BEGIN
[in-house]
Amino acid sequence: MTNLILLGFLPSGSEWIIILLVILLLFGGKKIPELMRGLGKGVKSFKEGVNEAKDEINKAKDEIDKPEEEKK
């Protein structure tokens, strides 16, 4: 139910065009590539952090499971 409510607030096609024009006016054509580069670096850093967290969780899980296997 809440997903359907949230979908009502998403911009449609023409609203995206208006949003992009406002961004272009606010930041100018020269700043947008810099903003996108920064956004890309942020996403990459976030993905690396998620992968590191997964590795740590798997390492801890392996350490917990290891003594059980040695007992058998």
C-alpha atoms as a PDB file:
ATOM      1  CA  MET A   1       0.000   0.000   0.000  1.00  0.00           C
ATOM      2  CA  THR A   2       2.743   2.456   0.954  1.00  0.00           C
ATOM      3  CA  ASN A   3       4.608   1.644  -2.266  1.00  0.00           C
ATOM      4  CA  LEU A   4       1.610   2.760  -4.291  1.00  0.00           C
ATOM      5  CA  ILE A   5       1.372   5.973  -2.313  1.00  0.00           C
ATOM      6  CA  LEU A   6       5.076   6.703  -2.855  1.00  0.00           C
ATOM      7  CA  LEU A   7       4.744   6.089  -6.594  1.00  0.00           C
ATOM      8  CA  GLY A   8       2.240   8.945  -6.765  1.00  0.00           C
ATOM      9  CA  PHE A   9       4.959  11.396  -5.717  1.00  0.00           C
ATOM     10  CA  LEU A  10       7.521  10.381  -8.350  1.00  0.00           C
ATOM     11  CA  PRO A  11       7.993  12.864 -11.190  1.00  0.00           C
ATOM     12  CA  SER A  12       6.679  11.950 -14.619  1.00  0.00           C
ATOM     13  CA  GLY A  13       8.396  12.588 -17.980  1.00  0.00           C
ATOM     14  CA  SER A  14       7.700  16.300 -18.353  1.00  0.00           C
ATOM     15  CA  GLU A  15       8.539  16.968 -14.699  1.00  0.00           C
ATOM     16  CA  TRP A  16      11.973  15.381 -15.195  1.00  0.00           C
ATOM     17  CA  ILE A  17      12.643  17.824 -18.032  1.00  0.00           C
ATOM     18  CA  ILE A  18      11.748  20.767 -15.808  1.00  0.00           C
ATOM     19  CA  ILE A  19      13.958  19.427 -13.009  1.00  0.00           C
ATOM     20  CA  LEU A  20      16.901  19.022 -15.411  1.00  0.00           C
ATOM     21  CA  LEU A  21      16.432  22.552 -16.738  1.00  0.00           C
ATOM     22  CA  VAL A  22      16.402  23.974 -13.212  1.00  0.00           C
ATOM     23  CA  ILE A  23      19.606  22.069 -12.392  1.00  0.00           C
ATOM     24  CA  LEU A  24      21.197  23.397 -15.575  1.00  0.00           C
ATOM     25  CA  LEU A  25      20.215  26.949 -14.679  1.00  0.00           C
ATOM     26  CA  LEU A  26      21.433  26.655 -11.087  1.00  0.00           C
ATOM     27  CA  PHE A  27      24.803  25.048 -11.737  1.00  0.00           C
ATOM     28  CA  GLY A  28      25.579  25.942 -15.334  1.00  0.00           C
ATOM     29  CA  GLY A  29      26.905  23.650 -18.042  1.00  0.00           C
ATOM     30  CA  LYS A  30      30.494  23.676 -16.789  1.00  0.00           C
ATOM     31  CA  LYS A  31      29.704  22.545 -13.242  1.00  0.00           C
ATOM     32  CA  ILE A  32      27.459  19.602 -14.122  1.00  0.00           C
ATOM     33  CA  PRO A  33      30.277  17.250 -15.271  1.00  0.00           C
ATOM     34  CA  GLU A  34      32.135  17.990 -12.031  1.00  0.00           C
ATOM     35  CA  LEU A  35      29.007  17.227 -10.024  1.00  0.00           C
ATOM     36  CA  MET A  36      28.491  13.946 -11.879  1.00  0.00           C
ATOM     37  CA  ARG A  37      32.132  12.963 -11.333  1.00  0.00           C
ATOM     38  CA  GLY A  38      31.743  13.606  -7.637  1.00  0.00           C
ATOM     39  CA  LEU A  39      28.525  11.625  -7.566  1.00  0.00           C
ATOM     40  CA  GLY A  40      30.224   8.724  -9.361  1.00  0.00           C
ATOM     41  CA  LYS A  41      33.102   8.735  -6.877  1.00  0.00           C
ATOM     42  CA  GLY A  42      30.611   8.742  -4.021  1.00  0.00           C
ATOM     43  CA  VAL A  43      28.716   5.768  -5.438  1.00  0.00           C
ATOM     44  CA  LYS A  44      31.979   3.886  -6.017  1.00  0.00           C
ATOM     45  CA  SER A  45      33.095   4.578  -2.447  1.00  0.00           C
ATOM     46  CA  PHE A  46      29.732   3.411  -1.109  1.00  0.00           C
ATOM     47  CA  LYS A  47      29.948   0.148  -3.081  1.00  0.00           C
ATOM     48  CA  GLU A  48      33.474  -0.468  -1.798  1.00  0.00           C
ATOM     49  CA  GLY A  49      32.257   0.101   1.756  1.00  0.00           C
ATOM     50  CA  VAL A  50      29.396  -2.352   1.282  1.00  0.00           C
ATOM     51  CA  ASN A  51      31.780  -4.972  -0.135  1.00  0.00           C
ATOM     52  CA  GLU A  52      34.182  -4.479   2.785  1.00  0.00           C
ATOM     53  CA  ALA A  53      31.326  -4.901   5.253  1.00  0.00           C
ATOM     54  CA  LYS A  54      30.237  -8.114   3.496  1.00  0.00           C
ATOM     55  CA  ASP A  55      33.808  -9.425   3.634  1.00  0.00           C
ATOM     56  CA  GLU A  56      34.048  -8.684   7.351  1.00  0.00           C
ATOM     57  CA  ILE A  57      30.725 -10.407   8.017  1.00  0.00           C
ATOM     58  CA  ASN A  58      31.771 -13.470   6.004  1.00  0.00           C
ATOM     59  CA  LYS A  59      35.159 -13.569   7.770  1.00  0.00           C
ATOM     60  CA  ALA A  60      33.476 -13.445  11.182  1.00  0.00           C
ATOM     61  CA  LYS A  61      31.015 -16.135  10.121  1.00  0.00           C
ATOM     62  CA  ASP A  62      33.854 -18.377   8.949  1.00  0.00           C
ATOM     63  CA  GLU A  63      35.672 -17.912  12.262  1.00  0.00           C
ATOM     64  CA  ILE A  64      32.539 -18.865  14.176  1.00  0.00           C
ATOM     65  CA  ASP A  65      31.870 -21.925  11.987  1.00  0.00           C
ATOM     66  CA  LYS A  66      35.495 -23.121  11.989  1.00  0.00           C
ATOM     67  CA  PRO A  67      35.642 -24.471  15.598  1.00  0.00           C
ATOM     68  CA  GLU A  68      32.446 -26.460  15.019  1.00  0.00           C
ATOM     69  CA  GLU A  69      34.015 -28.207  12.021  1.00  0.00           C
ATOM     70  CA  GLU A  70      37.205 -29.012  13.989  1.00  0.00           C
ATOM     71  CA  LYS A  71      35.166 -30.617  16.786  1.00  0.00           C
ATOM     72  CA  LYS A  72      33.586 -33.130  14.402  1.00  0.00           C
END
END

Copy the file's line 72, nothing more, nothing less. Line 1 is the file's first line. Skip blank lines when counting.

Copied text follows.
ATOM     68  CA  GLU A  68      32.446 -26.460  15.019  1.00  0.00           C